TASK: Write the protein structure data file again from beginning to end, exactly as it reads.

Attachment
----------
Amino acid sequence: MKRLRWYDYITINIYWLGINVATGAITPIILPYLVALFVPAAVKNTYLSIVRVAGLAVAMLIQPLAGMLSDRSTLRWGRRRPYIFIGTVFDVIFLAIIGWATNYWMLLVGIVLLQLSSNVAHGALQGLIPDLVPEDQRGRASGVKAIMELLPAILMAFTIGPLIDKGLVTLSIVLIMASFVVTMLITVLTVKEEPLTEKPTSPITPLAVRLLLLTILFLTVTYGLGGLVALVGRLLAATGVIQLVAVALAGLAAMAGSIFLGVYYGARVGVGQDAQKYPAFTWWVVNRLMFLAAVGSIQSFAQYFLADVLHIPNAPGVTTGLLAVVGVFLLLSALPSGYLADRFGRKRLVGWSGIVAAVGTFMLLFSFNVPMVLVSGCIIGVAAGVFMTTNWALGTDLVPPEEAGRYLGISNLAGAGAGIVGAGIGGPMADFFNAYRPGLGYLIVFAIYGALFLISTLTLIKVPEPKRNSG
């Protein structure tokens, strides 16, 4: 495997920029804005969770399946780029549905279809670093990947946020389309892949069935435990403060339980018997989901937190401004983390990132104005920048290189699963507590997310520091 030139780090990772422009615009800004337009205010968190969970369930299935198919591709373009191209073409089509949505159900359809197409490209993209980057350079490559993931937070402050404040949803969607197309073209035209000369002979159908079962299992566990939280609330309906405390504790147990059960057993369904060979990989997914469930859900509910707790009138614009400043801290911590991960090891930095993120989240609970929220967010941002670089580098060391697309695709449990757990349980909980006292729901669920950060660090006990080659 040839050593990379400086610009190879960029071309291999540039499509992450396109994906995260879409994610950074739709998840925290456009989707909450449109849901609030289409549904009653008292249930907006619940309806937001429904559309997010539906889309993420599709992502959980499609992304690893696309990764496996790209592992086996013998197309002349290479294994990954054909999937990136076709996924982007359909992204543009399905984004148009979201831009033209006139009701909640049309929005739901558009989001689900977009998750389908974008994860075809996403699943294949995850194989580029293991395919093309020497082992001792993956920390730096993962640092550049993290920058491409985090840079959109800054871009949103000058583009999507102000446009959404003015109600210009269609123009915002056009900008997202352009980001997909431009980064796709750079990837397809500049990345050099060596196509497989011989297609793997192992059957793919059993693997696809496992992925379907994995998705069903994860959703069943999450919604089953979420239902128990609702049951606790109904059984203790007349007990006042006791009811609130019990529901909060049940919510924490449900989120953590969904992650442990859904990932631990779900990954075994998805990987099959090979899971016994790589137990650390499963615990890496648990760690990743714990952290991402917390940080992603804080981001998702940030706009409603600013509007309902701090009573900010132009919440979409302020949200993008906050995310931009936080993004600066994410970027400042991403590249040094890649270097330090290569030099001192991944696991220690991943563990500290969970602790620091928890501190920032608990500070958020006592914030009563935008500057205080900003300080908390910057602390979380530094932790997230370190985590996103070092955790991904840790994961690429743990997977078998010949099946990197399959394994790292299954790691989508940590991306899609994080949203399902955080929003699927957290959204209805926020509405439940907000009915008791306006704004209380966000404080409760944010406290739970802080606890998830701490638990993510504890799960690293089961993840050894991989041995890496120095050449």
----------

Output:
Amino acid sequence: MKRLRWYDYITINIYWLGINVATGAITPIILPYLVALFVPAAVKNTYLSIVRVAGLAVAMLIQPLAGMLSDRSTLRWGRRRPYIFIGTVFDVIFLAIIGWATNYWMLLVGIVLLQLSSNVAHGALQGLIPDLVPEDQRGRASGVKAIMELLPAILMAFTIGPLIDKGLVTLSIVLIMASFVVTMLITVLTVKEEPLTEKPTSPITPLAVRLLLLTILFLTVTYGLGGLVALVGRLLAATGVIQLVAVALAGLAAMAGSIFLGVYYGARVGVGQDAQKYPAFTWWVVNRLMFLAAVGSIQSFAQYFLADVLHIPNAPGVTTGLLAVVGVFLLLSALPSGYLADRFGRKRLVGWSGIVAAVGTFMLLFSFNVPMVLVSGCIIGVAAGVFMTTNWALGTDLVPPEEAGRYLGISNLAGAGAGIVGAGIGGPMADFFNAYRPGLGYLIVFAIYGALFLISTLTLIKVPEPKRNSG
């Protein structure tokens, strides 16, 4: 495997920029804005969770399946780029549905279809670093990947946020389309892949069935435990403060339980018997989901937190401004983390990132104005920048290189699963507590997310520091 030139780090990772422009615009800004337009205010968190969970369930299935198919591709373009191209073409089509949505159900359809197409490209993209980057350079490559993931937070402050404040949803969607197309073209035209000369002979159908079962299992566990939280609330309906405390504790147990059960057993369904060979990989997914469930859900509910707790009138614009400043801290911590991960090891930095993120989240609970929220967010941002670089580098060391697309695709449990757990349980909980006292729901669920950060660090006990080659 040839050593990379400086610009190879960029071309291999540039499509992450396109994906995260879409994610950074739709998840925290456009989707909450449109849901609030289409549904009653008292249930907006619940309806937001429904559309997010539906889309993420599709992502959980499609992304690893696309990764496996790209592992086996013998197309002349290479294994990954054909999937990136076709996924982007359909992204543009399905984004148009979201831009033209006139009701909640049309929005739901558009989001689900977009998750389908974008994860075809996403699943294949995850194989580029293991395919093309020497082992001792993956920390730096993962640092550049993290920058491409985090840079959109800054871009949103000058583009999507102000446009959404003015109600210009269609123009915002056009900008997202352009980001997909431009980064796709750079990837397809500049990345050099060596196509497989011989297609793997192992059957793919059993693997696809496992992925379907994995998705069903994860959703069943999450919604089953979420239902128990609702049951606790109904059984203790007349007990006042006791009811609130019990529901909060049940919510924490449900989120953590969904992650442990859904990932631990779900990954075994998805990987099959090979899971016994790589137990650390499963615990890496648990760690990743714990952290991402917390940080992603804080981001998702940030706009409603600013509007309902701090009573900010132009919440979409302020949200993008906050995310931009936080993004600066994410970027400042991403590249040094890649270097330090290569030099001192991944696991220690991943563990500290969970602790620091928890501190920032608990500070958020006592914030009563935008500057205080900003300080908390910057602390979380530094932790997230370190985590996103070092955790991904840790994961690429743990997977078998010949099946990197399959394994790292299954790691989508940590991306899609994080949203399902955080929003699927957290959204209805926020509405439940907000009915008791306006704004209380966000404080409760944010406290739970802080606890998830701490638990993510504890799960690293089961993840050894991989041995890496120095050449």